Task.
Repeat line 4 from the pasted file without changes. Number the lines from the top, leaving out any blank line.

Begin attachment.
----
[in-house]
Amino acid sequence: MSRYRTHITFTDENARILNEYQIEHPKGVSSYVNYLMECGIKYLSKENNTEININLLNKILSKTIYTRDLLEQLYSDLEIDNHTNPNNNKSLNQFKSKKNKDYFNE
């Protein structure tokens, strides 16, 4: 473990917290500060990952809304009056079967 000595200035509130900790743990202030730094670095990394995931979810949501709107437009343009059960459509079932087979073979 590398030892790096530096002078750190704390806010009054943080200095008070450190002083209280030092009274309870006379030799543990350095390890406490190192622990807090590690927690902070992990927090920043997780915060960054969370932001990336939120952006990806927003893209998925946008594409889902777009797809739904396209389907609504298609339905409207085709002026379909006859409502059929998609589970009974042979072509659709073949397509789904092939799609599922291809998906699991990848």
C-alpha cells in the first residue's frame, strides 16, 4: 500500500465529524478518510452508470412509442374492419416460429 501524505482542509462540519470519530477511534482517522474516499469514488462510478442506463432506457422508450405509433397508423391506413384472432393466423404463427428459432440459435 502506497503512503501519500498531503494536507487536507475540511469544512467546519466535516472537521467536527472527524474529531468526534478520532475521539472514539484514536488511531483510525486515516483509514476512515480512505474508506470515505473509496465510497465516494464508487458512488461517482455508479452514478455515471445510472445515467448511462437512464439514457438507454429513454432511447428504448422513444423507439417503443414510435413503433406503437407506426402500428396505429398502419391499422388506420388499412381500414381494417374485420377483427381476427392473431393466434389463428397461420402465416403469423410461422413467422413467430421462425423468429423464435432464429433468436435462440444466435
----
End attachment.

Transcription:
C-alpha cells in the first residue's frame, strides 16, 4: 500500500465529524478518510452508470412509442374492419416460429 501524505482542509462540519470519530477511534482517522474516499469514488462510478442506463432506457422508450405509433397508423391506413384472432393466423404463427428459432440459435 502506497503512503501519500498531503494536507487536507475540511469544512467546519466535516472537521467536527472527524474529531468526534478520532475521539472514539484514536488511531483510525486515516483509514476512515480512505474508506470515505473509496465510497465516494464508487458512488461517482455508479452514478455515471445510472445515467448511462437512464439514457438507454429513454432511447428504448422513444423507439417503443414510435413503433406503437407506426402500428396505429398502419391499422388506420388499412381500414381494417374485420377483427381476427392473431393466434389463428397461420402465416403469423410461422413467422413467430421462425423468429423464435432464429433468436435462440444466435